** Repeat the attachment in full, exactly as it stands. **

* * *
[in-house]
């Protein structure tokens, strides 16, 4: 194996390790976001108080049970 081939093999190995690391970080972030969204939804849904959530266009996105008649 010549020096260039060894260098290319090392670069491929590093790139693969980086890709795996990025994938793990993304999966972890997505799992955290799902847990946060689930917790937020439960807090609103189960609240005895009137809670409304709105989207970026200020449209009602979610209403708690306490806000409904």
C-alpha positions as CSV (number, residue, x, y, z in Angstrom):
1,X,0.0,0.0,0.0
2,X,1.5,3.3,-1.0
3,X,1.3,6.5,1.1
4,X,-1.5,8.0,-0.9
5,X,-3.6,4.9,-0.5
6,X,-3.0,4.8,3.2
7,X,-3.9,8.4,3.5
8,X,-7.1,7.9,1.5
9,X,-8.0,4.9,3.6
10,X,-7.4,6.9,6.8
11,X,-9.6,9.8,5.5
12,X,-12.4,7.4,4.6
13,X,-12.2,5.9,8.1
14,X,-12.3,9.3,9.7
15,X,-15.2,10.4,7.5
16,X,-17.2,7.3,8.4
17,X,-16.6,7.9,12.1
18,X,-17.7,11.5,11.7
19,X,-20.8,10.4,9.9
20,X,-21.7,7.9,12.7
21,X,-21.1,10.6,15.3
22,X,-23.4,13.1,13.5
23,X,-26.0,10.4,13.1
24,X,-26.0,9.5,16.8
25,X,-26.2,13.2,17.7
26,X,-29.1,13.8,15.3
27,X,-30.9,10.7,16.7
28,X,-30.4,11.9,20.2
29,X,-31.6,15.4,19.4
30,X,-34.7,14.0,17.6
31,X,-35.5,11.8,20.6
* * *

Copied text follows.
[in-house]
């Protein structure tokens, strides 16, 4: 194996390790976001108080049970 081939093999190995690391970080972030969204939804849904959530266009996105008649 010549020096260039060894260098290319090392670069491929590093790139693969980086890709795996990025994938793990993304999966972890997505799992955290799902847990946060689930917790937020439960807090609103189960609240005895009137809670409304709105989207970026200020449209009602979610209403708690306490806000409904």
C-alpha positions as CSV (number, residue, x, y, z in Angstrom):
1,X,0.0,0.0,0.0
2,X,1.5,3.3,-1.0
3,X,1.3,6.5,1.1
4,X,-1.5,8.0,-0.9
5,X,-3.6,4.9,-0.5
6,X,-3.0,4.8,3.2
7,X,-3.9,8.4,3.5
8,X,-7.1,7.9,1.5
9,X,-8.0,4.9,3.6
10,X,-7.4,6.9,6.8
11,X,-9.6,9.8,5.5
12,X,-12.4,7.4,4.6
13,X,-12.2,5.9,8.1
14,X,-12.3,9.3,9.7
15,X,-15.2,10.4,7.5
16,X,-17.2,7.3,8.4
17,X,-16.6,7.9,12.1
18,X,-17.7,11.5,11.7
19,X,-20.8,10.4,9.9
20,X,-21.7,7.9,12.7
21,X,-21.1,10.6,15.3
22,X,-23.4,13.1,13.5
23,X,-26.0,10.4,13.1
24,X,-26.0,9.5,16.8
25,X,-26.2,13.2,17.7
26,X,-29.1,13.8,15.3
27,X,-30.9,10.7,16.7
28,X,-30.4,11.9,20.2
29,X,-31.6,15.4,19.4
30,X,-34.7,14.0,17.6
31,X,-35.5,11.8,20.6